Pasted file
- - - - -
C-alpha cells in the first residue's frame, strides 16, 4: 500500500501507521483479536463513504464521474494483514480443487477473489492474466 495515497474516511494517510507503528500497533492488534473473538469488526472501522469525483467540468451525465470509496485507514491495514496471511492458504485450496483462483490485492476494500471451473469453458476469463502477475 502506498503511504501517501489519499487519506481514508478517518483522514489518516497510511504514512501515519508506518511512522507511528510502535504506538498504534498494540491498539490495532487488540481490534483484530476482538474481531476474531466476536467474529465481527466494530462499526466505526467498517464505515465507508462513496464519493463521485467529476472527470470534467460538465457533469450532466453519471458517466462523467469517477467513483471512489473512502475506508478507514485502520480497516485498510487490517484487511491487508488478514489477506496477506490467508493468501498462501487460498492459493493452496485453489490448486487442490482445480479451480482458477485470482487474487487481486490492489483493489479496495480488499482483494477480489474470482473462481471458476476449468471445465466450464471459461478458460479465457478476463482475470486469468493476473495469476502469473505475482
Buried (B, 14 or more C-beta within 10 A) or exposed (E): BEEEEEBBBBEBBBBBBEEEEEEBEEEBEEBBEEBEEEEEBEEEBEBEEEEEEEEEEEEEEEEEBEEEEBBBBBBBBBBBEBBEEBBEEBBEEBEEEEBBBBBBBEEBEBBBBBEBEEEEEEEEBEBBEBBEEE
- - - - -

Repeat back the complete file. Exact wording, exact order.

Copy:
C-alpha cells in the first residue's frame, strides 16, 4: 500500500501507521483479536463513504464521474494483514480443487477473489492474466 495515497474516511494517510507503528500497533492488534473473538469488526472501522469525483467540468451525465470509496485507514491495514496471511492458504485450496483462483490485492476494500471451473469453458476469463502477475 502506498503511504501517501489519499487519506481514508478517518483522514489518516497510511504514512501515519508506518511512522507511528510502535504506538498504534498494540491498539490495532487488540481490534483484530476482538474481531476474531466476536467474529465481527466494530462499526466505526467498517464505515465507508462513496464519493463521485467529476472527470470534467460538465457533469450532466453519471458517466462523467469517477467513483471512489473512502475506508478507514485502520480497516485498510487490517484487511491487508488478514489477506496477506490467508493468501498462501487460498492459493493452496485453489490448486487442490482445480479451480482458477485470482487474487487481486490492489483493489479496495480488499482483494477480489474470482473462481471458476476449468471445465466450464471459461478458460479465457478476463482475470486469468493476473495469476502469473505475482
Buried (B, 14 or more C-beta within 10 A) or exposed (E): BEEEEEBBBBEBBBBBBEEEEEEBEEEBEEBBEEBEEEEEBEEEBEBEEEEEEEEEEEEEEEEEBEEEEBBBBBBBBBBBEBBEEBBEEBBEEBEEEEBBBBBBBEEBEBBBBBEBEEEEEEEEBEBBEBBEEE